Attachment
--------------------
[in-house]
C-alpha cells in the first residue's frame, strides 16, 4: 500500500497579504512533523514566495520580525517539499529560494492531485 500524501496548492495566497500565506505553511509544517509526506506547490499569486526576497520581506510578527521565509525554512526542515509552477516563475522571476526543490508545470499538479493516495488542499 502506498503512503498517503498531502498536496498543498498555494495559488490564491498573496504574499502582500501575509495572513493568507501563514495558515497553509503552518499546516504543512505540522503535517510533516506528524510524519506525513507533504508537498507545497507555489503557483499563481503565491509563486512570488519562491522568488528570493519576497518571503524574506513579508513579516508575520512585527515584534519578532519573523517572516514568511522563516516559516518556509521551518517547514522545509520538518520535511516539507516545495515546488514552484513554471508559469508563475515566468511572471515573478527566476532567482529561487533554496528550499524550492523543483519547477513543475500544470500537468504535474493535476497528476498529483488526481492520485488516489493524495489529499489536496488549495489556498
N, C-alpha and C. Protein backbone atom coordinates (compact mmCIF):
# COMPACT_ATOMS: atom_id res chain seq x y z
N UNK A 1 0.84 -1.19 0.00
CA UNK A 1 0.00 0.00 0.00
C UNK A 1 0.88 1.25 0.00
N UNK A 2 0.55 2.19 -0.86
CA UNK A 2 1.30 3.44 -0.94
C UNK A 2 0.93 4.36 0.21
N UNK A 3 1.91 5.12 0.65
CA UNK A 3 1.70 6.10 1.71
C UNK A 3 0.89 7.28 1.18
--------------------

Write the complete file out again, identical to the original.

[in-house]
C-alpha cells in the first residue's frame, strides 16, 4: 500500500497579504512533523514566495520580525517539499529560494492531485 500524501496548492495566497500565506505553511509544517509526506506547490499569486526576497520581506510578527521565509525554512526542515509552477516563475522571476526543490508545470499538479493516495488542499 502506498503512503498517503498531502498536496498543498498555494495559488490564491498573496504574499502582500501575509495572513493568507501563514495558515497553509503552518499546516504543512505540522503535517510533516506528524510524519506525513507533504508537498507545497507555489503557483499563481503565491509563486512570488519562491522568488528570493519576497518571503524574506513579508513579516508575520512585527515584534519578532519573523517572516514568511522563516516559516518556509521551518517547514522545509520538518520535511516539507516545495515546488514552484513554471508559469508563475515566468511572471515573478527566476532567482529561487533554496528550499524550492523543483519547477513543475500544470500537468504535474493535476497528476498529483488526481492520485488516489493524495489529499489536496488549495489556498
N, C-alpha and C. Protein backbone atom coordinates (compact mmCIF):
# COMPACT_ATOMS: atom_id res chain seq x y z
N UNK A 1 0.84 -1.19 0.00
CA UNK A 1 0.00 0.00 0.00
C UNK A 1 0.88 1.25 0.00
N UNK A 2 0.55 2.19 -0.86
CA UNK A 2 1.30 3.44 -0.94
C UNK A 2 0.93 4.36 0.21
N UNK A 3 1.91 5.12 0.65
CA UNK A 3 1.70 6.10 1.71
C UNK A 3 0.89 7.28 1.18